"I am Mr Aaron Levinbloom's solicitor, Mr Jellipot replied, with his usual mildness. "I hope you will forgive me for troubling you, but there are one or two points which you may be able to make clearer to me than they now are.

        There was a moment's pause, during which he was inclined to expect that he would be answered by a closed door, but after that the woman's face changed. She said: "Well, of course, if there's anything I can do - ", and held the door wider.

        She led him into a rather tawdry commonplace lounge, brightened only by daffodils which bloomed in a box outside the open window. She said: "You can sit down, but there's really nothing I can say that will be any good to you.

The police have told me not to talk about it till I give evidence tomorrow. It's bad enough to have to do that."

        "It is an experience," Mr Jellipot agreed, "which many people prefer to avoid, but I can assure you that they are less reluctant to do so on a second occasion, from which you may deduce that it was not as unpleasant as they had feared that it would be. But as to the police telling you to say nothing till you go into court tomorrow, I should suppose that it was the idle gossip of curiosity which they advised you not to encourage, and, if they went beyond that, it was more than they had any right to do."

        "Well, that's what they said."

        Mr Jellipot recognised that the lady, from whatever cause, was not inclined to be voluble. He became equally direct: "Mr Aaron says that his brother was already mortally wounded when he entered the room."

        "Then he's saying what isn't true."

        "That must be for the court to decide, You will see that if he should be convicted - which I do not anticipate - it will be entirely on your evidence. Surely you would not like to be the cause of the condemnation of an innocent man?"

        "Why don't you anticipate it?"

        "Because innocent men seldom, if ever , are."

        "Innocent, my hat!"

        "If I interpret your remark accurately, you are reluctant to admit that he did not commit the crime. But you must not forget the man he met on the stairs."

        "It's rather clever of him to make that up. But you'll find that it won't wash."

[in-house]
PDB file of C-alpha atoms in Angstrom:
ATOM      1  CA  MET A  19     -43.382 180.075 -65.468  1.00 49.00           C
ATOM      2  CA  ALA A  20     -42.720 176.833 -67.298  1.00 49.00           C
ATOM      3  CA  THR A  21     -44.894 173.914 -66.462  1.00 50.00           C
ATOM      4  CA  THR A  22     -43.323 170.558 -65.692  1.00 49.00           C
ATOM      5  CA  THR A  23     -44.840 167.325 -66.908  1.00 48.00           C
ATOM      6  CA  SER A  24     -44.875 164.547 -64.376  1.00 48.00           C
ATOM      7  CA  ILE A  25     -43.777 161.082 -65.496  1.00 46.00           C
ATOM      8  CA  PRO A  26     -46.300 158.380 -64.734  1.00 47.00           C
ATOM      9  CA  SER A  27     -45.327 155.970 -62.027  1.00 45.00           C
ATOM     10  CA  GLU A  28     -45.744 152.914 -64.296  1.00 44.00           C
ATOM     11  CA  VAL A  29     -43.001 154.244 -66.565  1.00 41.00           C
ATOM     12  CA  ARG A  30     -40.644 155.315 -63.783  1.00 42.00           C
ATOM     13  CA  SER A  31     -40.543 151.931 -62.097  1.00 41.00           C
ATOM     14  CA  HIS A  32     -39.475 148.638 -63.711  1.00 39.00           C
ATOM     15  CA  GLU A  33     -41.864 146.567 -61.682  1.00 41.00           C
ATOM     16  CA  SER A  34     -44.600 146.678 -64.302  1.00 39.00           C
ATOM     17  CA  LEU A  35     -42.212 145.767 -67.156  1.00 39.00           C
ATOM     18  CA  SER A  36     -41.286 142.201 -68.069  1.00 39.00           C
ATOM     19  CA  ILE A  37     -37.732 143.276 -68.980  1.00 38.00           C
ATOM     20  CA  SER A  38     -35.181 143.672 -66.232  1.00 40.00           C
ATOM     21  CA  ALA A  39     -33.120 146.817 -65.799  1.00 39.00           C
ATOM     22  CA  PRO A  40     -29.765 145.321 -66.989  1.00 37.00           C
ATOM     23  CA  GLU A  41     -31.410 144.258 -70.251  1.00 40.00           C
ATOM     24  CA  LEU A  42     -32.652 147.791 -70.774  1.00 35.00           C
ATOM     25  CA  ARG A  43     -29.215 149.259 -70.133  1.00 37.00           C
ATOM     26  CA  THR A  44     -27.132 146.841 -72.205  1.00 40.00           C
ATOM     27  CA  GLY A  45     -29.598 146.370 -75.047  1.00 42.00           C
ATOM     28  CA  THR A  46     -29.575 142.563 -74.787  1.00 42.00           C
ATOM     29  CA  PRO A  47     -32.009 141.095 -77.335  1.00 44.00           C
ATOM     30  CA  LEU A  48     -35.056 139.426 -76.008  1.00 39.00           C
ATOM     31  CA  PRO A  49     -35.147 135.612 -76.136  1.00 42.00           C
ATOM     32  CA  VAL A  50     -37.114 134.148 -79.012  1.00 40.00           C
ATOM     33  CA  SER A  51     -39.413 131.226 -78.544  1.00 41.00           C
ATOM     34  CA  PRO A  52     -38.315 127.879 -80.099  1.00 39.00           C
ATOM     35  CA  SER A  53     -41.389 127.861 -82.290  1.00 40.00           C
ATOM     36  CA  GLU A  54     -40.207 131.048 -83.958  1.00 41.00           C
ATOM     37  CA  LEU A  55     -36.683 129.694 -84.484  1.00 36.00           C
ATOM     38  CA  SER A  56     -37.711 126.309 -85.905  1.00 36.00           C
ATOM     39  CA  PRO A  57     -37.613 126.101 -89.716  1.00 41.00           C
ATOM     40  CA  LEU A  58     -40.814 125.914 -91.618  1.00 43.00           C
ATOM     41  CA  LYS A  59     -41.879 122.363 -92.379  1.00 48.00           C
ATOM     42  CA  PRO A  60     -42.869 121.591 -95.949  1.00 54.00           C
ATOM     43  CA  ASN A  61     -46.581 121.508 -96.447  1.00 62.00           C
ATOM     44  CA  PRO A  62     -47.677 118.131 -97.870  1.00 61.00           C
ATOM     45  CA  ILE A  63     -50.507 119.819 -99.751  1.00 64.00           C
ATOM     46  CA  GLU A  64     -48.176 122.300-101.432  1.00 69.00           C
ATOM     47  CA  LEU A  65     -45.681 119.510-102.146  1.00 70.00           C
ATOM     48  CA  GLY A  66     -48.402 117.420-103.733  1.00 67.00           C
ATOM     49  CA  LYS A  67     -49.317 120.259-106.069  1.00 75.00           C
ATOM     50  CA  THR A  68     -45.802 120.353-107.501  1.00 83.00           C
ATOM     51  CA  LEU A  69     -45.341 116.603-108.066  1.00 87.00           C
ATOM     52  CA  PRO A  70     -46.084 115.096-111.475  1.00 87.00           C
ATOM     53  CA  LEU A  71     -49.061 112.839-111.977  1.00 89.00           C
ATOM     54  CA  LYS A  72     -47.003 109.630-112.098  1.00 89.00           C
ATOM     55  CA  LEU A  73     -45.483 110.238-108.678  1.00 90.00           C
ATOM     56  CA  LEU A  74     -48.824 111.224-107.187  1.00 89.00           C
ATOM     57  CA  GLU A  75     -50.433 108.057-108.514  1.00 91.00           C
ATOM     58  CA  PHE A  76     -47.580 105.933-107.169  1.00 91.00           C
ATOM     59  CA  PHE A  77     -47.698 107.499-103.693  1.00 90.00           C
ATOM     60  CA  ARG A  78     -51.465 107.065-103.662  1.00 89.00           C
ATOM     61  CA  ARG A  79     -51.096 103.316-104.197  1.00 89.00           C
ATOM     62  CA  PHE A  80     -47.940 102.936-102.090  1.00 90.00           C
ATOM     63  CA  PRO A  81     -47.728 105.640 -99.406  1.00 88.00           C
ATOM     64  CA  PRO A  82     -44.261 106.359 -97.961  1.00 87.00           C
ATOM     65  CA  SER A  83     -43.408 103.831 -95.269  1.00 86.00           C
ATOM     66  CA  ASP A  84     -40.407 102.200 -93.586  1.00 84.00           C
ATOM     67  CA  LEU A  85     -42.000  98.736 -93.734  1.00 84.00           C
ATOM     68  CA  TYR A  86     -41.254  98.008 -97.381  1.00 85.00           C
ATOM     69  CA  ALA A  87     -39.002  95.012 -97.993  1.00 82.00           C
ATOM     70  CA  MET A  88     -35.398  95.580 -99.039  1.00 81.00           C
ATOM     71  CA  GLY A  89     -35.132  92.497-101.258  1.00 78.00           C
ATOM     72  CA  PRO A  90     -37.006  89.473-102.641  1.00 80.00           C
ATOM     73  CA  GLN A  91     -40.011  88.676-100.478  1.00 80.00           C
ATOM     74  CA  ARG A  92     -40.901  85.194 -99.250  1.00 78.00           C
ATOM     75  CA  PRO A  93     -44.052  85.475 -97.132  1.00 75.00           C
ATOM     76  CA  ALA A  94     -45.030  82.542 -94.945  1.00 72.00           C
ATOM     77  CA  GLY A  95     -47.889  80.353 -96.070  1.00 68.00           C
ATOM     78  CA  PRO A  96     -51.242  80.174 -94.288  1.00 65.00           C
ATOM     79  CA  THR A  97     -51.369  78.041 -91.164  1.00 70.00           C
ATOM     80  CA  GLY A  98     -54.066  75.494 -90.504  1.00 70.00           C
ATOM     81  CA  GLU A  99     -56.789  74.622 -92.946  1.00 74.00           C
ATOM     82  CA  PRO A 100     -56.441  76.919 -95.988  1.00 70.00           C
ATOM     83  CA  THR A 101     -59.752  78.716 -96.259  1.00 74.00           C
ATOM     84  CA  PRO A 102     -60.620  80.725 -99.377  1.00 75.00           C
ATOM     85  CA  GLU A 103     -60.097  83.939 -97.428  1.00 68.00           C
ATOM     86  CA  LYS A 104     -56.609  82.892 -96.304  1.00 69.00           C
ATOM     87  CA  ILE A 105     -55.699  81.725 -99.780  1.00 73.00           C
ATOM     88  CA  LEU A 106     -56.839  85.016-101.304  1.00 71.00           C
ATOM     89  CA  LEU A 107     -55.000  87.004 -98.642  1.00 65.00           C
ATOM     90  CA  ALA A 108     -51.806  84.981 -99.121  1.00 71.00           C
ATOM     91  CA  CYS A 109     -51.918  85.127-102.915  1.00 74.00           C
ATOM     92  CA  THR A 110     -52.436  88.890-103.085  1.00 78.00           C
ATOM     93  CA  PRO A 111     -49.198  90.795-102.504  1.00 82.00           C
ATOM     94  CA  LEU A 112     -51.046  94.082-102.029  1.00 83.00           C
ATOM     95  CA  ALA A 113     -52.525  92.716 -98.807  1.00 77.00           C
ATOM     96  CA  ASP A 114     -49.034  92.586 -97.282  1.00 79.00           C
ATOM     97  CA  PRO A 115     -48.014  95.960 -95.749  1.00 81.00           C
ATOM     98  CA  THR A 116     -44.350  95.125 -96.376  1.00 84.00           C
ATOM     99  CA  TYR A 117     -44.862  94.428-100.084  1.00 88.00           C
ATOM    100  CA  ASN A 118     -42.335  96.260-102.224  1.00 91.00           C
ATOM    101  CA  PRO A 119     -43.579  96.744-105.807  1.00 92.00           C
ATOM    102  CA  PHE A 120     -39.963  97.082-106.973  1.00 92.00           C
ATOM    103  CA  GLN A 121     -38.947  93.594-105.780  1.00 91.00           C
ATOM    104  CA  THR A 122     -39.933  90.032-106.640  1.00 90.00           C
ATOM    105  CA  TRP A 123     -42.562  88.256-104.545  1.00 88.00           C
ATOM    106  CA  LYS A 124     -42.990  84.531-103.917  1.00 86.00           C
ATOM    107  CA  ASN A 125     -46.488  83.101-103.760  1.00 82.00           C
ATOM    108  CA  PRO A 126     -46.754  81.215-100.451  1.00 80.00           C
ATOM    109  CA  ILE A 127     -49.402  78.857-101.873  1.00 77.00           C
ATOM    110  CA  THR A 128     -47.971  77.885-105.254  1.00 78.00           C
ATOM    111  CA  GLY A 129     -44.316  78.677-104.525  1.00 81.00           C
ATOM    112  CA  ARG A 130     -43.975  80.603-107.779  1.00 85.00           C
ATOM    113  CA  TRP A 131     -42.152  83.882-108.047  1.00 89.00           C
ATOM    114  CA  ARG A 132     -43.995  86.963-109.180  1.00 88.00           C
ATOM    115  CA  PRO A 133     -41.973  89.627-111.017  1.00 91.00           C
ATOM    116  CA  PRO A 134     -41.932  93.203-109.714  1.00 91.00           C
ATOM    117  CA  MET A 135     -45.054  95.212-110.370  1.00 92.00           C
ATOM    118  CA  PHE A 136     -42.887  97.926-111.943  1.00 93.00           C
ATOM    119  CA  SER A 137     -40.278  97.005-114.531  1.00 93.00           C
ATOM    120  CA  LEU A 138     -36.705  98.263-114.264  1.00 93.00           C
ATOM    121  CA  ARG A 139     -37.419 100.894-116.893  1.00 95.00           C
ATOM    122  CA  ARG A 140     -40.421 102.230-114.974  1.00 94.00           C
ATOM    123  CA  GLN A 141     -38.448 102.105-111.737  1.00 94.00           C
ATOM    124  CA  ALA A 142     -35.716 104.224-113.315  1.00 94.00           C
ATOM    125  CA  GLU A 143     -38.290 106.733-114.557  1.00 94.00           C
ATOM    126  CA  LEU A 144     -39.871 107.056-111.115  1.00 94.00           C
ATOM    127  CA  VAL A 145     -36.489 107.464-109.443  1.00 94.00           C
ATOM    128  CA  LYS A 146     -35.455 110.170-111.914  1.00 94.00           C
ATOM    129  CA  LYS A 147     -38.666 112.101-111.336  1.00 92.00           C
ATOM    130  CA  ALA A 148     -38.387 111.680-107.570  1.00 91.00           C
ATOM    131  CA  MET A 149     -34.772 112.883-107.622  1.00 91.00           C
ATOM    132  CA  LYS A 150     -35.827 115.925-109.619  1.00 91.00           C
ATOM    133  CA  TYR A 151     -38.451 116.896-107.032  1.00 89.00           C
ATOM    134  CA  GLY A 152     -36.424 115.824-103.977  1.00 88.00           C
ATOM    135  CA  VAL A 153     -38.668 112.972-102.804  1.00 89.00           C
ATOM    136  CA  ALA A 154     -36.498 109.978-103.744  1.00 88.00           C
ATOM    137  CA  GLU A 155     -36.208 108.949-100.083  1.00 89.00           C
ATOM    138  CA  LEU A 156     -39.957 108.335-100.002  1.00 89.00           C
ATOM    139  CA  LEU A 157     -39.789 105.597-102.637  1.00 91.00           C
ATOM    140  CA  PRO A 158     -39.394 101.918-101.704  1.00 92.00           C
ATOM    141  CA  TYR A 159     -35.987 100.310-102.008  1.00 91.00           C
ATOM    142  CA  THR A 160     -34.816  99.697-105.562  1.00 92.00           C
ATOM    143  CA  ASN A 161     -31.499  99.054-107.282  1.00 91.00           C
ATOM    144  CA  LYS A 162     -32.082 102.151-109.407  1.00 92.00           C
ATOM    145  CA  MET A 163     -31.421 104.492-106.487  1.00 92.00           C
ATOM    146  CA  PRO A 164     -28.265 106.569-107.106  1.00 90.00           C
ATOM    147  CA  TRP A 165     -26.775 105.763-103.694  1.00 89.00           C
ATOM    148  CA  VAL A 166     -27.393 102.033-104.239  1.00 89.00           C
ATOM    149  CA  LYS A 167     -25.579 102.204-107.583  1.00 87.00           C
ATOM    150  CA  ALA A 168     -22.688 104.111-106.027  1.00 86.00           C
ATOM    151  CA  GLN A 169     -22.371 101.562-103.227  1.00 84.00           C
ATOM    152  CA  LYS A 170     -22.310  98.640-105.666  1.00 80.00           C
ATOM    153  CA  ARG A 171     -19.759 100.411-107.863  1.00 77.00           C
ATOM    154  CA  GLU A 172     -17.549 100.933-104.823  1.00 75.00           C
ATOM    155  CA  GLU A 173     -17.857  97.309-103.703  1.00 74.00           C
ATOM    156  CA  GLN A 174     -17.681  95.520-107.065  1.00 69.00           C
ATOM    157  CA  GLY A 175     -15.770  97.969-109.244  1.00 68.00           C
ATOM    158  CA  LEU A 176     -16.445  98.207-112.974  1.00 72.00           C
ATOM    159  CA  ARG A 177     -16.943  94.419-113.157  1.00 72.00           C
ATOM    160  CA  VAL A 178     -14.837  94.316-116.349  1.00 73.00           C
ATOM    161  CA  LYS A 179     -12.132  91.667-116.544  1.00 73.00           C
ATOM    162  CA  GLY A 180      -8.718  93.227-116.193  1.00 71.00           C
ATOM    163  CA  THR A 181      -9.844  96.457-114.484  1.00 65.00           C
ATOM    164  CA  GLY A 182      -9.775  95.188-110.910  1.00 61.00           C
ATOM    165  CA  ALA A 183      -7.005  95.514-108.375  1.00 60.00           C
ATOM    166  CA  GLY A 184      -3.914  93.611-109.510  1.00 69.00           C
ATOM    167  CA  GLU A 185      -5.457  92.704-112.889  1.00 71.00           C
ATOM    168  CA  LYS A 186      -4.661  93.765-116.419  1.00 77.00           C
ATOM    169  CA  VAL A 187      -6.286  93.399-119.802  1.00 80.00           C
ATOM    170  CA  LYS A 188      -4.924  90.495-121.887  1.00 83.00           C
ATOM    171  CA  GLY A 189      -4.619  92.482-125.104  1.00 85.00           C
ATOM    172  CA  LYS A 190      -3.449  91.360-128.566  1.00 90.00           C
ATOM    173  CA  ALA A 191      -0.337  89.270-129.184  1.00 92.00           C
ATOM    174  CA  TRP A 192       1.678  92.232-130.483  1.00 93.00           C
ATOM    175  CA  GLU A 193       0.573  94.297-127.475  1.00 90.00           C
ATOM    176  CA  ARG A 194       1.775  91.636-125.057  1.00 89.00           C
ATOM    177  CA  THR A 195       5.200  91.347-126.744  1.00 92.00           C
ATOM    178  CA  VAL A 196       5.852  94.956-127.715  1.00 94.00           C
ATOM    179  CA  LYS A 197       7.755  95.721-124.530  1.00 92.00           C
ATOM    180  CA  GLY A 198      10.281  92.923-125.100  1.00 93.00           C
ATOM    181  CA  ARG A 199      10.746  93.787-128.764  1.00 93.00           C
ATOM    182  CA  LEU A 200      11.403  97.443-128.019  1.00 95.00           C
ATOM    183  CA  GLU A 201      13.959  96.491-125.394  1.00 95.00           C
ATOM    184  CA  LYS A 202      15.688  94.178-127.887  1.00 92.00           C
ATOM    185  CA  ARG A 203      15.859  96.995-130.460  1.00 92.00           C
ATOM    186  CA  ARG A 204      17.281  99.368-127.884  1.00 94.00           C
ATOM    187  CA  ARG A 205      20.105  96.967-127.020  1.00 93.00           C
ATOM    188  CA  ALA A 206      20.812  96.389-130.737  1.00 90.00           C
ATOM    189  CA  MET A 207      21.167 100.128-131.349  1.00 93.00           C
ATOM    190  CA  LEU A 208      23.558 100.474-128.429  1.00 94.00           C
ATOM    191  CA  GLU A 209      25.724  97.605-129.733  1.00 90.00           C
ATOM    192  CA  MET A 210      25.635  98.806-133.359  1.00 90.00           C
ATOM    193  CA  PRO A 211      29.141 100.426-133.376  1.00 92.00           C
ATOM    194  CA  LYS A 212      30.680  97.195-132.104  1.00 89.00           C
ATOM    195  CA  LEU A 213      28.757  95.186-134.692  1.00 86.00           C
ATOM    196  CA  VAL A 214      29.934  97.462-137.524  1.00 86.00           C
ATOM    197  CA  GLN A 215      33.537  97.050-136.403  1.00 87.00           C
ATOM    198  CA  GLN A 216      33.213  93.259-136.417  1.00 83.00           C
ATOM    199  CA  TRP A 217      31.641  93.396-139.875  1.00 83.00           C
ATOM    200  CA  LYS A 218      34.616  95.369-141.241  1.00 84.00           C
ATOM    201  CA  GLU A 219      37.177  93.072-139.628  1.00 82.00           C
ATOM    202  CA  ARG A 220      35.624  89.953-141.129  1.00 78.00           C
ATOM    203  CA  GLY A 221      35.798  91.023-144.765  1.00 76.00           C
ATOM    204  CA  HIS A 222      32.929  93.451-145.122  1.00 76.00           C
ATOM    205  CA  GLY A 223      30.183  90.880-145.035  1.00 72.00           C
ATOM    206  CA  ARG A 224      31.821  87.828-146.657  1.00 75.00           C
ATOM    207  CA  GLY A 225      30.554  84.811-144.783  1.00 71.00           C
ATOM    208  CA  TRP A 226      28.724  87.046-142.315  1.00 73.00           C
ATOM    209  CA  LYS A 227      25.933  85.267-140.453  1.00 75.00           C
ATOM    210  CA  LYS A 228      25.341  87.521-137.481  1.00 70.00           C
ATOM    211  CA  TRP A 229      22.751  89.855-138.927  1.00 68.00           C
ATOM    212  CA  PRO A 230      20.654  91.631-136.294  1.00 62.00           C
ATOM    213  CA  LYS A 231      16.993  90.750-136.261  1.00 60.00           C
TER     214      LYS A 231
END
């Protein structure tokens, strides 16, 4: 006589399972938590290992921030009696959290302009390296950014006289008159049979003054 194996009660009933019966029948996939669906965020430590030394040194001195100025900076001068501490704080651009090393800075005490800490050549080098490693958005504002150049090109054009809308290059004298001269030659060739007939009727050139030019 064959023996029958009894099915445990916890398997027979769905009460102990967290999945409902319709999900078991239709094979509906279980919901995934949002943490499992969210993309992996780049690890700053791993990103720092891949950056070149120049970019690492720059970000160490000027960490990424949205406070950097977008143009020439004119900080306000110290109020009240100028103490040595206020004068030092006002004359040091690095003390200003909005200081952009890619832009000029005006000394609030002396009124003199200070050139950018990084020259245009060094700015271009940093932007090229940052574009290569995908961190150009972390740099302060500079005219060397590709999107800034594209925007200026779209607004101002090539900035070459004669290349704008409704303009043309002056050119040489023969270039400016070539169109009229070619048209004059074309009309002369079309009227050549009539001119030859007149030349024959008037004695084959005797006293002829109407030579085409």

"Again, if I understand your metaphor accurately, I think you may be mistaken. Suppose that he may be traced by his description, and it be proved that he was here at the time?"

        "You can suppose anything you've a mind," she replied, with contempt in her voice. "It's a free world."

        Mr Jellipot controlled an impulse to question whether the world in which they lived could be accurately so described. He said: "Miss Rosemead, I am engaged to defend Aaron Levinbloom, and I ask nothing more from you than the simple absolute truth; and I urge you earnestly, in your own interest, as well as that of the accused man, to say nothing other than that. If a false statement be made there is almost always some point - some oversight of sequence or detail - which breaks it down, and the consequences might be most serious for yourself. If there be one you seek to protect, it may not only be vain, it may actually make it the worse for him in the end, and your own penalty will be no consolation´┐Ż You should not forget that if you deny a fact entirely you cannot put forward any extenuating circumstance in connection therewith."

        "If that mouthful's all you've got to say, you can clear out; and you can tell Aaron that I'm not going to make up any more lies to get him out of the soup. I did that once before, as we both know. He did it - everyone'll tell you that he's a quick-tempered brute - and he's got to learn how to swing.

        "That is where you may find that you are quite wrong."